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Tumor biopsy screening can identify actionable molecular targets

Journal
Journal of Clinical Oncology

Reuters Health – 27/11/2020 – Large-scale screening of tumor biopsy specimens from patients with refractory malignancies can identify molecular alterations susceptible to investigational therapies, according to findings from the NCI-MATCH study.

“The most interesting finding of this analysis is the range of ‘actionability’ observed when deploying next-generation sequencing (NGS) across the wide spectrum of cancer types included in this trial,” said Dr. Keith T. Flaherty of Massachusetts General Hospital, in Boston.

“By ‘actionability,’ we mean the percentage of patients with a given tumor type for which molecular alterations were found that pointed to one of our several dozen treatment arms,” he told Reuters Health by email.

NCI-MATCH was the first national-scale trial in the U.S. incorporating centralized diagnostic testing and geographically distributed clinical investigation of dozens of treatment options in parallel.

Dr. Flaherty and colleagues used data from this trial to evaluate the frequency of actionable genetic alterations in nearly 6,000 patients with advanced refractory cancer.

Ninety-three percent of samples were sequenced successfully, and molecular alterations for assignment to an NCI-MATCH subprotocol were present in 37.6% of patients, the researchers report in the Journal of Clinical Oncology.

The actual treatment assignment rate was 17.8% and ranged from 13.7% of patients with colorectal cancer to 17.4% of patients with non-small-cell lung cancer, 17.8% of patients with breast cancer and 23.0% of patients with prostate cancer.

Seventy percent of assigned patients actually received treatment on a subprotocol, and 11 of 30 subprotocols reached an accrual goal of at least 31 eligible patients.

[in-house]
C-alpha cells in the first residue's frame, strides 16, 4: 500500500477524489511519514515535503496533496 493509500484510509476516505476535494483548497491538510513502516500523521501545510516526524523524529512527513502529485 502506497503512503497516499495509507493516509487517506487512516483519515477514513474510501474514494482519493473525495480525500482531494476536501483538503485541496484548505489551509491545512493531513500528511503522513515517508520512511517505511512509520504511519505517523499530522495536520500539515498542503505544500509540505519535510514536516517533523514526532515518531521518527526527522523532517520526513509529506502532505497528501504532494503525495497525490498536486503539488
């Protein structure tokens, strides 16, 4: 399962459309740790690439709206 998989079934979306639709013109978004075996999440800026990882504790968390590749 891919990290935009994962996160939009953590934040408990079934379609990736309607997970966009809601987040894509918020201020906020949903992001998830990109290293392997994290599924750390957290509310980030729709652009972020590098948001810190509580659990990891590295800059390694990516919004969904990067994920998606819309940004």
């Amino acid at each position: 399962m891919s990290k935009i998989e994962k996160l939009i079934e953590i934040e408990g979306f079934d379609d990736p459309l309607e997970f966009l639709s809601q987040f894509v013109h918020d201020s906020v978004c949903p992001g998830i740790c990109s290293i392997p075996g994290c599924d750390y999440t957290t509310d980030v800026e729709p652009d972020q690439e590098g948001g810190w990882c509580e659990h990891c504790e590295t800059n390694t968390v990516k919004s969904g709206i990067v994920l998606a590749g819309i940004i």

“The rate of accrual was the fastest ever seen in the NCI-supported cooperative group system,” Dr. Flaherty said. “This speaks to the attractiveness of this type of platform trial approach; open to the entire spectrum of advanced solid tumors.”

Multiple actionable mutations were seen in 11.9% of specimens, and resistance-conferring tumor mutations were seen in 71.3% of specimens.

“Next generation sequencing is an efficient way to identify both approved and promising investigational therapies,” Dr. Flaherty said. “For that reason it should be considered standard-of-care for patients with advanced cancers.”

“This study sets the benchmark for the actionability of NGS, but we expect that this number will continue to rise steadily as further advances are made in the development of therapies that target some of the genetic alterations for which we could not offer treatment options in NCI-MATCH,” he said.

“While we could not identify actionable alterations in the remaining 62%, the rate of actionability has continued to increase since the timeframe in which NCI-MATCH was designed,” Dr. Flaherty said.

“The molecular landscape of a population of patients with relapsed, refractory advanced cancer strongly endorses a shift to investigation of combination targeted-therapy regimens in such genetically complex tumors, most notably those harboring multiple actionable alterations,” the researchers add.

The study did not have commercial funding.

SOURCE: https://bit.ly/3mm7TP3 Journal of Clinical Oncology, online October 13, 2020.

By Will Boggs MD



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